We have created a system that teaches that non-human animals are instruments and ornaments, both unfeeling and expendable — a system that desensitizes children and young adults to the sanctity of life.
All models are wrong — but some models are less wrong than others. At the interface of tissue engineering and microfluidic technology, tumor-on-chip systems offer tantalizing possibilities of unraveling human tumor biology and drug responses, while minimizing the time, cost, and ethical concerns of animal research.
In biomedical research, questions of animal ethics usually pertain to the use of whole animals to model disease and test pharmaceutical efficacy. In truth, the problem extends far beyond this. The global antibody industry, which today relies heavily on animals, is worth $80 billion. As well as contributing unnecessarily to animal suffering, this is an industry polluted by poor quality antibodies, leading to scientific inconsistency, confusion, money-wasting and meaningless results. Regardless of whether animal ethics are high on your agenda, the need for an antibody revolution today is undeniable. This is an issue that Animal-Friendly Affinity Reagents – a high quality and cost-effective alternative to animal antibodies – might help to address.
Immunotherapy has enormous potential to provide cancer patients with a treatment which is more personalised, more precise, and more effective than current therapies, but evidently its promises will only come to fruition with the assistance of improved predictive algorithms and bioinformatics tools. Recent explosions in publicly available cancer genomic data, coupled with advancements in machine learning methods is ensuring that the marriage of computation and biology will help to address challenges facing immunotherapy in the coming decade. Here we will take a look at how scientists are starting to implement artificial intelligence methods to predict neoepitopes for cancer vaccine development.
This is a story of mice and men. It is not a happy story – not for us, and not for them. It is estimated that about 115 million animals are used annually in biomedical research and drug testing around the world. Is this justified? Many of the diseases which are studied using animal models do not even naturally occur in animals. Owing to inherent genetic differences, the ability of animal models to predict human drug responses is tenuous at best.
Why is it that we recoil with visceral disgust when we see a man kicking a dog in the street, but not when we see a man in a clean white coat injecting a toxic substance into a mouse, or even a beagle, in a clean white laboratory? Is humanity suffering from a case of moral schizophrenia?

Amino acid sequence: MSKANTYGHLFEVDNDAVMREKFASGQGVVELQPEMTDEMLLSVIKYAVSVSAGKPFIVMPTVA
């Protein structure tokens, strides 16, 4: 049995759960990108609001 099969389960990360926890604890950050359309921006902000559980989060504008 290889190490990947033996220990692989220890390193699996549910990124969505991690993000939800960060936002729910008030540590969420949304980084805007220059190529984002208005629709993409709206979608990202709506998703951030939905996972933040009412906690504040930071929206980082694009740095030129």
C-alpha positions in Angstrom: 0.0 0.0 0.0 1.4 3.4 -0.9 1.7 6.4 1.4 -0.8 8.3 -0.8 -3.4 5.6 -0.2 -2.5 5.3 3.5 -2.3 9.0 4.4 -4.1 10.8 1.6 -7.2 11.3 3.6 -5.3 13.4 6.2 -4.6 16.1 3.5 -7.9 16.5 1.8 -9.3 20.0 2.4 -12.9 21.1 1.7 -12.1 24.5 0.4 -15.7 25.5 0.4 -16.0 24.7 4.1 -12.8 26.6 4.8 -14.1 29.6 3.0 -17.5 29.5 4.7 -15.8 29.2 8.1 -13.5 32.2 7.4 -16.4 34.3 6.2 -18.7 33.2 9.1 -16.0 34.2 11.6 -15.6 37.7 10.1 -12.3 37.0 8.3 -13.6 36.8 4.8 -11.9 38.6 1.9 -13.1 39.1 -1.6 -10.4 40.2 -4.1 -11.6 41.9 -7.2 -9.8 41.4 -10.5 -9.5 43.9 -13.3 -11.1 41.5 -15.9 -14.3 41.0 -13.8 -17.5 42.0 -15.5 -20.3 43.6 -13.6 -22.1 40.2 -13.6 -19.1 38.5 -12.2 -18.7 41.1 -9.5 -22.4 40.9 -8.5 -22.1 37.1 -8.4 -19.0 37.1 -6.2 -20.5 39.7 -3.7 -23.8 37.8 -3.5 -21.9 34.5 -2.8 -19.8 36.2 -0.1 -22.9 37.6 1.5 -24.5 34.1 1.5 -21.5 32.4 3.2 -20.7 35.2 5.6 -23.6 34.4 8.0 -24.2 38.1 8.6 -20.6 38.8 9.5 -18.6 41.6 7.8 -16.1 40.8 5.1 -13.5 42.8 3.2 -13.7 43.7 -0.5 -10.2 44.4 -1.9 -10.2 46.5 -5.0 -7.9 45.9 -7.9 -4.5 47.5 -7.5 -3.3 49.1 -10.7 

“If cows were a country”, says Bill Gates, founder of Microsoft, “they would be the third largest emitter of greenhouse gases”. Like slaughterhouses, greenhouse gases are invisible. This makes it easy for us to pretend that they don’t exist.
The epidemiological link between red meat and cancer is no longer debatable – what remains uncertain is how exactly this happens, and why the human species appears to be unique in its susceptibility.
Heart disease is the number one human killer, but most other members of the animal kingdom are much less susceptible to it than we are. What is it about other animals that has allows them to dodge this epidemic while we humans suffer? Linus Pauling thought Vitamin C was the answer; Robert Sapolsky has pinned the blame on stress. But what theory do you believe?
We have been handed a dying Earth – a mysterious object of concern. We look at it despairingly, not quite sure what to be concerned about, nor to what degree concern is required. We are full of information (and misinformation), yet we feel empty of knowledge, and this paralyses us. It is tempting to turn our eyes away and bury our heads as the planet burns – after all, humans have been doing it for years, as though it were a dream.
Why is it that we place such value on the sense of taste, above all other human senses? If the scream of a cow was to make the most beautiful sweet song, would you slaughter it to hear that music? If the blood of a horse could produce the most exquisite works of art, would you kill it to see those paintings? Many condemn the use of fur for clothing, while eagerly sporting leather and wool coats. Many criticise animal testing for cosmetics, while routinely purchasing meat, dairy and eggs for food. There is a murky disconnect in the way we humans think about and treat animals, and it needs to change.